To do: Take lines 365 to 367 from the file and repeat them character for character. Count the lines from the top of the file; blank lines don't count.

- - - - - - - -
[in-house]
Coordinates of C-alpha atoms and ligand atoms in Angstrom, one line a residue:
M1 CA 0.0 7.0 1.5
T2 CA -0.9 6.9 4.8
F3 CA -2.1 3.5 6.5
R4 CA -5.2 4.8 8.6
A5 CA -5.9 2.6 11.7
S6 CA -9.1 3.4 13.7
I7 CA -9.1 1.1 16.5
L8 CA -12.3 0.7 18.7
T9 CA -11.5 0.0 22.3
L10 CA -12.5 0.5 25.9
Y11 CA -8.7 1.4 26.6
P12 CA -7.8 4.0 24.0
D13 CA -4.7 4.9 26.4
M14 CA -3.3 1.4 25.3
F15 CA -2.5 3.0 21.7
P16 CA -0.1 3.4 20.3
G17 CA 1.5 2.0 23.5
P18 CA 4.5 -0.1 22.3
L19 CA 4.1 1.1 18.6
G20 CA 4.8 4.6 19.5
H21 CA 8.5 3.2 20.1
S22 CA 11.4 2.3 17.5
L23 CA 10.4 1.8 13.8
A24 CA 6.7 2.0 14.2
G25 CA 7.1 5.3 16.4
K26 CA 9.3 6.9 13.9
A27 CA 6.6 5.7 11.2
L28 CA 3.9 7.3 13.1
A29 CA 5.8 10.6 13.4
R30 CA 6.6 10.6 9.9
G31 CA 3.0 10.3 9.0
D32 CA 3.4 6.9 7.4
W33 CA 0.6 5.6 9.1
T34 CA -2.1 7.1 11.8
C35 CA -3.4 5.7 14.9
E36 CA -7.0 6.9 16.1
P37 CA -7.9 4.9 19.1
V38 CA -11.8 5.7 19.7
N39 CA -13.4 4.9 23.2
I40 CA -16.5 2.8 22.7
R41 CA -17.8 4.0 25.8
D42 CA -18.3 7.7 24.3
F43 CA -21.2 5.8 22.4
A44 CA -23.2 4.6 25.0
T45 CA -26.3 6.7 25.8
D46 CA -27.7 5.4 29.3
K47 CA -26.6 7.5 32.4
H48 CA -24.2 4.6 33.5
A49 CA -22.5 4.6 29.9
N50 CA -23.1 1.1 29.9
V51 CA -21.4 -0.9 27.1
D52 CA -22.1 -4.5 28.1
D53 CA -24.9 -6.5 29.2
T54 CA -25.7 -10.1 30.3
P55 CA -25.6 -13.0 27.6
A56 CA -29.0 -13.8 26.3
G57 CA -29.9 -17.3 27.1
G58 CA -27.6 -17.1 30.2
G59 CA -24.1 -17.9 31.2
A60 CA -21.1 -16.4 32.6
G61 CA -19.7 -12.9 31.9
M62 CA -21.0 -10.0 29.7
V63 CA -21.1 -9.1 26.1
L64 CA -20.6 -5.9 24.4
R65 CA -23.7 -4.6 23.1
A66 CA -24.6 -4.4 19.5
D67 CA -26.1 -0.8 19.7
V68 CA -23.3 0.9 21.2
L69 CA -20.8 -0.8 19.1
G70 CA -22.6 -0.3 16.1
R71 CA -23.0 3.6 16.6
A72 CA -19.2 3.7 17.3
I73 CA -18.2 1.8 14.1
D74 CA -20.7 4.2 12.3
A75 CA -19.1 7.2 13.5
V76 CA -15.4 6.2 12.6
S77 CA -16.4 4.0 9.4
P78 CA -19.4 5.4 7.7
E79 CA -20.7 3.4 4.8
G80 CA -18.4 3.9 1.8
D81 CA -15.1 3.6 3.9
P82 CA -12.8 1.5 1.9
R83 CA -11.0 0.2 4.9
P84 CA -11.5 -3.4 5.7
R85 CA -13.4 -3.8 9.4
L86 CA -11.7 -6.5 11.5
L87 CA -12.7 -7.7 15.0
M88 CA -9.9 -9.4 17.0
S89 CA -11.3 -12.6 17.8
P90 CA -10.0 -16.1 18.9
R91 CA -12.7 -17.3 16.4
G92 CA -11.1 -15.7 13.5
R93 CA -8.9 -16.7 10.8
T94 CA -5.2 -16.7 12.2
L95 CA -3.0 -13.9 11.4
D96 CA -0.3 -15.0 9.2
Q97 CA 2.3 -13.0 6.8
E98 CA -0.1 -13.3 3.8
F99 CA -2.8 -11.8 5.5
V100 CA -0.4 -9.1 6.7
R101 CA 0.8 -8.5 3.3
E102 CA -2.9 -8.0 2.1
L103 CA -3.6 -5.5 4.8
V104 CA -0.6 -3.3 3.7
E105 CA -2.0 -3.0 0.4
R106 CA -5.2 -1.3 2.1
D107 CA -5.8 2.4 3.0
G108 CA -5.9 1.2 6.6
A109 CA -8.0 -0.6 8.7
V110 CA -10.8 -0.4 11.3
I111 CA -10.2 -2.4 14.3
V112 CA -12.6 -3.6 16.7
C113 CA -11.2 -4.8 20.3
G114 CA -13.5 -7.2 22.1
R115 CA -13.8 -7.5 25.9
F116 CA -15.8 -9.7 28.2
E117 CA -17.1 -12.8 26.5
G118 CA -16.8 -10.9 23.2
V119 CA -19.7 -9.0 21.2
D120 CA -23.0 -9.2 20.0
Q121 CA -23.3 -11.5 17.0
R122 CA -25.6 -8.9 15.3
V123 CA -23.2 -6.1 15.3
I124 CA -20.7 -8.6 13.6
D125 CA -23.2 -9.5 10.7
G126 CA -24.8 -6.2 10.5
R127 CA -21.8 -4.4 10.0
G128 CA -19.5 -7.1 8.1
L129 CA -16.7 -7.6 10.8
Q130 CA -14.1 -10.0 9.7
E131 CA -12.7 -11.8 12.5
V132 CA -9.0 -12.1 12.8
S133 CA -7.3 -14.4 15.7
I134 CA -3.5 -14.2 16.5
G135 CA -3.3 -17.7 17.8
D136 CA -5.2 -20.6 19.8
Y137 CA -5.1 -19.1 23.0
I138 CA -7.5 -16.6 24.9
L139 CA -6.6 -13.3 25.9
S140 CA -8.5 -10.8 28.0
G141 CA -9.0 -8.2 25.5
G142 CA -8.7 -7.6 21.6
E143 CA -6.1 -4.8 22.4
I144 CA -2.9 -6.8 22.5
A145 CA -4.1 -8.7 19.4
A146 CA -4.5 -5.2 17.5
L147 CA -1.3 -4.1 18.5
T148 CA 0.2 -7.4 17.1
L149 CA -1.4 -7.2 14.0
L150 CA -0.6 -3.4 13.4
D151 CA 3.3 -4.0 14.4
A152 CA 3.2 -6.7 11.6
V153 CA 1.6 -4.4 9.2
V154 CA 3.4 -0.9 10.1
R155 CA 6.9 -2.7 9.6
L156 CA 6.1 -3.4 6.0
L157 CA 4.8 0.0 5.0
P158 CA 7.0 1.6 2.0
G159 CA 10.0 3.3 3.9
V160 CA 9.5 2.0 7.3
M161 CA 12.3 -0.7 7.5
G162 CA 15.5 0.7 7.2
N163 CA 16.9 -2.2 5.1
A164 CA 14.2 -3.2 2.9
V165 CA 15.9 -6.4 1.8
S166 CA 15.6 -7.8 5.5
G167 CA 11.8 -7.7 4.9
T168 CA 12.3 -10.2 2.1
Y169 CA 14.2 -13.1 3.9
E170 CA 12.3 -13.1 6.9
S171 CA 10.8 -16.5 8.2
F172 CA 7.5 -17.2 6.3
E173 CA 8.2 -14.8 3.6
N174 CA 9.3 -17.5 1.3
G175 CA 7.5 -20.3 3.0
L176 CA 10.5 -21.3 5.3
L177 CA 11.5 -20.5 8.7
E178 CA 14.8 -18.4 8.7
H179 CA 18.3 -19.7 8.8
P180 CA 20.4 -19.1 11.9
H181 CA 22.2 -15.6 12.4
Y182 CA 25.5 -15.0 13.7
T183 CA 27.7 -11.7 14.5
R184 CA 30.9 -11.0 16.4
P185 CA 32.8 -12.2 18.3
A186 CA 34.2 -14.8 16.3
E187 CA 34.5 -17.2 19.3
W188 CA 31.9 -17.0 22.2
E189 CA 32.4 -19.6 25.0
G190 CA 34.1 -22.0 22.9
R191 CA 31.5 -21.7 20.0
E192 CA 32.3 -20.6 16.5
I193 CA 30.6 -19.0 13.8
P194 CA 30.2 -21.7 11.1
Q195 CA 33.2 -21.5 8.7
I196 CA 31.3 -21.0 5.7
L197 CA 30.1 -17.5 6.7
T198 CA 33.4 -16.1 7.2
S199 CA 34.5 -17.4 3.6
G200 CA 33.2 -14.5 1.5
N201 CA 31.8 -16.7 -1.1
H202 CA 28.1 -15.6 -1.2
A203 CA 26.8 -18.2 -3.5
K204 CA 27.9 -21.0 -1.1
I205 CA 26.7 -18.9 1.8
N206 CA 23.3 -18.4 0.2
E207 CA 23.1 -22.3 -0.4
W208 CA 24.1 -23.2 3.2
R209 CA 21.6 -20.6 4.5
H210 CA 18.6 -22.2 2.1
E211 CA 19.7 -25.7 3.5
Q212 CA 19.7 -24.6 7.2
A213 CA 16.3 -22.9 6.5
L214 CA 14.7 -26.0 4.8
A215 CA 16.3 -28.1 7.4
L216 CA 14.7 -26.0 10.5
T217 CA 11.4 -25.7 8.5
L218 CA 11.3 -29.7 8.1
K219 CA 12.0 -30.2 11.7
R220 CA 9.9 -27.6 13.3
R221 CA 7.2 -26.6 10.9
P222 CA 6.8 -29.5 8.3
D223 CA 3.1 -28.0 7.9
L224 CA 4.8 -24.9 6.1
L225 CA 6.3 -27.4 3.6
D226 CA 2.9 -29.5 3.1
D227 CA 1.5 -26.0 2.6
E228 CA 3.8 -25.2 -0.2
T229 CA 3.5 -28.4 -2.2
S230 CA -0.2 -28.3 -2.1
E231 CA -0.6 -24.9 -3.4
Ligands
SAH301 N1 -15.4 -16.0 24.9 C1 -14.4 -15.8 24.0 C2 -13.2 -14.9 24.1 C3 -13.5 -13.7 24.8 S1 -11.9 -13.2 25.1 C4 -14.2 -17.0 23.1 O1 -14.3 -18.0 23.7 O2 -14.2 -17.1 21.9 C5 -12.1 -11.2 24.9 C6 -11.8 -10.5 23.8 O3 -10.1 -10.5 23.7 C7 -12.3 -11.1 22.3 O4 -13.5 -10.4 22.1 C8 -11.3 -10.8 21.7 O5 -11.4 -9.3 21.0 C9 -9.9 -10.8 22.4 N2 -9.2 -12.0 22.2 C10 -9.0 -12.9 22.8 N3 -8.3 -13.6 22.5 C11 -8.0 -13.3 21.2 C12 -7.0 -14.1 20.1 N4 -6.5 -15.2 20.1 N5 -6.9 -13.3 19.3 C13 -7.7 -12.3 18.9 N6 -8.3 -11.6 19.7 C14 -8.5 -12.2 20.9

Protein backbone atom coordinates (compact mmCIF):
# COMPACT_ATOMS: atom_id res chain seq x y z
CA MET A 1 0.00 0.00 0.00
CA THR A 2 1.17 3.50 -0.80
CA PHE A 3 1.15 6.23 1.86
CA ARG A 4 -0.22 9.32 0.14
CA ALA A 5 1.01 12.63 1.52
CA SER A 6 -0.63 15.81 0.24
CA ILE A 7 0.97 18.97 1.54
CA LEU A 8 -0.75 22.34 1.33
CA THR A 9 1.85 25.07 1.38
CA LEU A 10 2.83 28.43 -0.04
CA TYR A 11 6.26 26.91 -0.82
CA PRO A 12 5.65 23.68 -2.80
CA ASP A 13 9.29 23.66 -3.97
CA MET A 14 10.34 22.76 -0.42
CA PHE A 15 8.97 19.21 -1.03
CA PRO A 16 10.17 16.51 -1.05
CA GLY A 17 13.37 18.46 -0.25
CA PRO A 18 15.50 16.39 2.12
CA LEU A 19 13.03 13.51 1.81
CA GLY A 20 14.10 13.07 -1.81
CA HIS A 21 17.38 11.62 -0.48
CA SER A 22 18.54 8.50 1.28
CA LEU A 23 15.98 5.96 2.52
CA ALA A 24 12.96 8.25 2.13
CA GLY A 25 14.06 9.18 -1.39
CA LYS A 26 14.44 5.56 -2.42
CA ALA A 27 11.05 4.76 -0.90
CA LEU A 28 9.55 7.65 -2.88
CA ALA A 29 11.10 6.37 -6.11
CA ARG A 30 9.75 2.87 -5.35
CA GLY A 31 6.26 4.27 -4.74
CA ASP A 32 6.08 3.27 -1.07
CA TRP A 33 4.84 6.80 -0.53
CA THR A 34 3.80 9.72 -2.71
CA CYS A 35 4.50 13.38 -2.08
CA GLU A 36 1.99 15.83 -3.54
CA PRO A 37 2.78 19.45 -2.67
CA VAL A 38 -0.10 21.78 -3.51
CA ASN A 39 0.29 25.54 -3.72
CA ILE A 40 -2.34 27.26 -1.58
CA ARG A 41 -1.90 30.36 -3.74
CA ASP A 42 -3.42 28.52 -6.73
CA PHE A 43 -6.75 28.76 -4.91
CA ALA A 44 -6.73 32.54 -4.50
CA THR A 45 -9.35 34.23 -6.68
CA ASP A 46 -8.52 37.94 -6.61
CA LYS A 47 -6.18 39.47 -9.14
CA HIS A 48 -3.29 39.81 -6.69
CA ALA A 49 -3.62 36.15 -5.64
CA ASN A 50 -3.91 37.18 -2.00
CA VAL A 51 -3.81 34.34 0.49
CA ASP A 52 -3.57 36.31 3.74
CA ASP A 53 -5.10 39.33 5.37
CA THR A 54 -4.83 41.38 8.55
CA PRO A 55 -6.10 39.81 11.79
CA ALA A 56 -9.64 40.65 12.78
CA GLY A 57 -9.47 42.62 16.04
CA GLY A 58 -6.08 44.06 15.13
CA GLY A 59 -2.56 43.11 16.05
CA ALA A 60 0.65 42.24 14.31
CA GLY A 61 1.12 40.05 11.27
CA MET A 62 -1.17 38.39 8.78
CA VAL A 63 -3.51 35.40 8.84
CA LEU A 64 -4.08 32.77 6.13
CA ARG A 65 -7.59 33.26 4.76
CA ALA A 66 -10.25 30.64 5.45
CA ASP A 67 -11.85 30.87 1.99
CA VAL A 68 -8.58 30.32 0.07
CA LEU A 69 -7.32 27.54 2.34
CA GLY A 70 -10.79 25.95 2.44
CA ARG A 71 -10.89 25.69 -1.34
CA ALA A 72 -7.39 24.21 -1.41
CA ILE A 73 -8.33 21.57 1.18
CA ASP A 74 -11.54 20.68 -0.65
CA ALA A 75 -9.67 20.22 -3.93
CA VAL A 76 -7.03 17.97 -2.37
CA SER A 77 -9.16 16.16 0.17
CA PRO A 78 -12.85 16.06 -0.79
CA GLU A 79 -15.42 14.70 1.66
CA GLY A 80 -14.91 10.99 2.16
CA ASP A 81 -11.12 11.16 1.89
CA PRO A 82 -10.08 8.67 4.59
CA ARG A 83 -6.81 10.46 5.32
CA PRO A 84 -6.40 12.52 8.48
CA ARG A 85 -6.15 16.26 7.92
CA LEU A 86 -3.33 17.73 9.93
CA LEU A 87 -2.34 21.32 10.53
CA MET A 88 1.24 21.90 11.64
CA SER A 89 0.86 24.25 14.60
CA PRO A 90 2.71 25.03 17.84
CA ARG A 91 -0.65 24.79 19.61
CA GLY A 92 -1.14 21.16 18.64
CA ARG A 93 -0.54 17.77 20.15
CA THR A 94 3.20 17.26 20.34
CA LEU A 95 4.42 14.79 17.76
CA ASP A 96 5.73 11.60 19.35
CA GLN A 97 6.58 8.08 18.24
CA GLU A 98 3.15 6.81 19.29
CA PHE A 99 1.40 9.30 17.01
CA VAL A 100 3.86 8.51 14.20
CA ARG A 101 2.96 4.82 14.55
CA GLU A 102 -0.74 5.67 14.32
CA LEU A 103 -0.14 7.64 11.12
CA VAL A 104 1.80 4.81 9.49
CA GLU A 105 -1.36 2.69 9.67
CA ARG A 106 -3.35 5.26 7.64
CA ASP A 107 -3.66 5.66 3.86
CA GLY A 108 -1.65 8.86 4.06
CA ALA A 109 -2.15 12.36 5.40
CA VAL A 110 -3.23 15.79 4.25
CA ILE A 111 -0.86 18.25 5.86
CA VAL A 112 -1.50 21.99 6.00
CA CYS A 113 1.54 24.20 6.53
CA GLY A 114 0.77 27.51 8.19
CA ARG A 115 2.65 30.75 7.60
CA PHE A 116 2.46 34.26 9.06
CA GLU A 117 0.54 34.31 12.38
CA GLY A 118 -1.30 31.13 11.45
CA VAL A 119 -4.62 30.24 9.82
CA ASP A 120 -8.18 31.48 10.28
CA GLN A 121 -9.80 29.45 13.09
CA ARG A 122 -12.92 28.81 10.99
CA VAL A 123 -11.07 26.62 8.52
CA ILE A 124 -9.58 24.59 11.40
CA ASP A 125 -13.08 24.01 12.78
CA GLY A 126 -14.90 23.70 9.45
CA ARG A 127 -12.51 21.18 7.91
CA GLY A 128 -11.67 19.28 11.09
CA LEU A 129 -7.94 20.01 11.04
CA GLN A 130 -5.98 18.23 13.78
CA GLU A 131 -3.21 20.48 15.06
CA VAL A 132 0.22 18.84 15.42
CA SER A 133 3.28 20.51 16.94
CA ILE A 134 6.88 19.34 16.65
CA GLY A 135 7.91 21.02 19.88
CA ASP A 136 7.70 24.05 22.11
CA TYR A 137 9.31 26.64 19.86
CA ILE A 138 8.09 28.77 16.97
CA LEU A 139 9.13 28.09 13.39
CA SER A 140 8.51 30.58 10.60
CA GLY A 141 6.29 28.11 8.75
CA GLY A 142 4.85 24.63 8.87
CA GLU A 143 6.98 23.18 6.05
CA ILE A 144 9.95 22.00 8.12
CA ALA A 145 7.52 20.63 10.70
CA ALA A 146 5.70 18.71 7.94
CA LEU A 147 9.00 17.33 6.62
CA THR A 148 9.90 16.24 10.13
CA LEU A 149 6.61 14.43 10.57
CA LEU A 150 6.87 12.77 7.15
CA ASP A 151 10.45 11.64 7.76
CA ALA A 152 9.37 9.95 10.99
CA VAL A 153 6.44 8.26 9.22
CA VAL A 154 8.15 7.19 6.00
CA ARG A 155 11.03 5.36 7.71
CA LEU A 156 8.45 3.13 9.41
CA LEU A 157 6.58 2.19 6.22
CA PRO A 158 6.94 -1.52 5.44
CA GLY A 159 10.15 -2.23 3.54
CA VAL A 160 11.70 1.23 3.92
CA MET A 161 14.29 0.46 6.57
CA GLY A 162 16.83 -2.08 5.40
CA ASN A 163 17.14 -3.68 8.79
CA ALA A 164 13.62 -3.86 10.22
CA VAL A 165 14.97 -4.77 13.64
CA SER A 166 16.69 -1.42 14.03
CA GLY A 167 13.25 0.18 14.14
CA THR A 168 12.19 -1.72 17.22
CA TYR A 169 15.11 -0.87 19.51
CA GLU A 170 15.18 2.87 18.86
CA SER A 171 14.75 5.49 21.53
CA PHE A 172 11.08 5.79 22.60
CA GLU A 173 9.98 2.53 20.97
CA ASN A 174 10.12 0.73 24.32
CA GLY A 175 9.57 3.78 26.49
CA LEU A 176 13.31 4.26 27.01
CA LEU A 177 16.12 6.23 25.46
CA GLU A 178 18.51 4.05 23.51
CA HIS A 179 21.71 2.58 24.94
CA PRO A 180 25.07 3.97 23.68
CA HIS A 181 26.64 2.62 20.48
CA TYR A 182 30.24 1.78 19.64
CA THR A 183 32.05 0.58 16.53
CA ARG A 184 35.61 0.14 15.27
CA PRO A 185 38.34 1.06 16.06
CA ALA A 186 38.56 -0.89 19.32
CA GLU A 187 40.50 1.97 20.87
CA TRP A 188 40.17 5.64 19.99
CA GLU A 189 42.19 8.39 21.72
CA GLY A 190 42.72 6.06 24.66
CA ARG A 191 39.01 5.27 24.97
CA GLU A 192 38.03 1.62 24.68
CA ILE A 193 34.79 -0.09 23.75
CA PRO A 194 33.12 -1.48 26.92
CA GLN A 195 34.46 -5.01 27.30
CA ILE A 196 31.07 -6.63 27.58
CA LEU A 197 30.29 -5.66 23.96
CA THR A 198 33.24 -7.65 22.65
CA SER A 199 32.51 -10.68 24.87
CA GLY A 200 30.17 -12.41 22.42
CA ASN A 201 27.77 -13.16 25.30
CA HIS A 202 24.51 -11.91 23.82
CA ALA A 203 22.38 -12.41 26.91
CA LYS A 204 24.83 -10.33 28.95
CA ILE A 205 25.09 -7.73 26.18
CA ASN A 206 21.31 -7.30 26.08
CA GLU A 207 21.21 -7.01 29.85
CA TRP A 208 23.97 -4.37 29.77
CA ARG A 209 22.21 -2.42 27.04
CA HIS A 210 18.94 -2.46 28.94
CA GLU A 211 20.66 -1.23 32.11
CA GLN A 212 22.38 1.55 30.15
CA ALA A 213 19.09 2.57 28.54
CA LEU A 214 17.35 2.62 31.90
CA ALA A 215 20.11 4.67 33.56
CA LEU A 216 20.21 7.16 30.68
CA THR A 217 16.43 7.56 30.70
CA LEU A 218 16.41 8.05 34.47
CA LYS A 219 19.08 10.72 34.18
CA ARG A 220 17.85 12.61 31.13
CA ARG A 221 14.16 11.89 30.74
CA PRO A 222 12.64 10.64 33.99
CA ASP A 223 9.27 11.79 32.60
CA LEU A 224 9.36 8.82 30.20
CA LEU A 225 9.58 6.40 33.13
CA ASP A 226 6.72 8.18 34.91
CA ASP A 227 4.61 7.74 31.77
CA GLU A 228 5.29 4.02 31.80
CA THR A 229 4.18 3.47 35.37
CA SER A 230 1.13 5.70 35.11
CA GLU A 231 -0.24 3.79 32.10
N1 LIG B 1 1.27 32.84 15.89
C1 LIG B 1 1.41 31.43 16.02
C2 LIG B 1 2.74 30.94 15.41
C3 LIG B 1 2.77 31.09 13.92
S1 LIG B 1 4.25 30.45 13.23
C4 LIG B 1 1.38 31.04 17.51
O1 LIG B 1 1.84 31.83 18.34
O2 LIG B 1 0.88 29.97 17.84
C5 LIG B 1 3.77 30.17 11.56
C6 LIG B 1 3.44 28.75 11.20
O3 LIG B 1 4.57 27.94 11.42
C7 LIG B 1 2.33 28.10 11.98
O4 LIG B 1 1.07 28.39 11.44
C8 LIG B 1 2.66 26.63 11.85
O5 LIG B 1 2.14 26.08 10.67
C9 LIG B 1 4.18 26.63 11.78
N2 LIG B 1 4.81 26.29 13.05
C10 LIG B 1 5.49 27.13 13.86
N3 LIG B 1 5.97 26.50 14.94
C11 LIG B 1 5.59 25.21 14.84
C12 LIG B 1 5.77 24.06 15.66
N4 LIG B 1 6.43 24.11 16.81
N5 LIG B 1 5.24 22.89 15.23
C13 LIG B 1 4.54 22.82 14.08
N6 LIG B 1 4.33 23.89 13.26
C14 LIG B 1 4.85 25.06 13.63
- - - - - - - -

CA GLY A 128 -11.67 19.28 11.09
CA LEU A 129 -7.94 20.01 11.04
CA GLN A 130 -5.98 18.23 13.78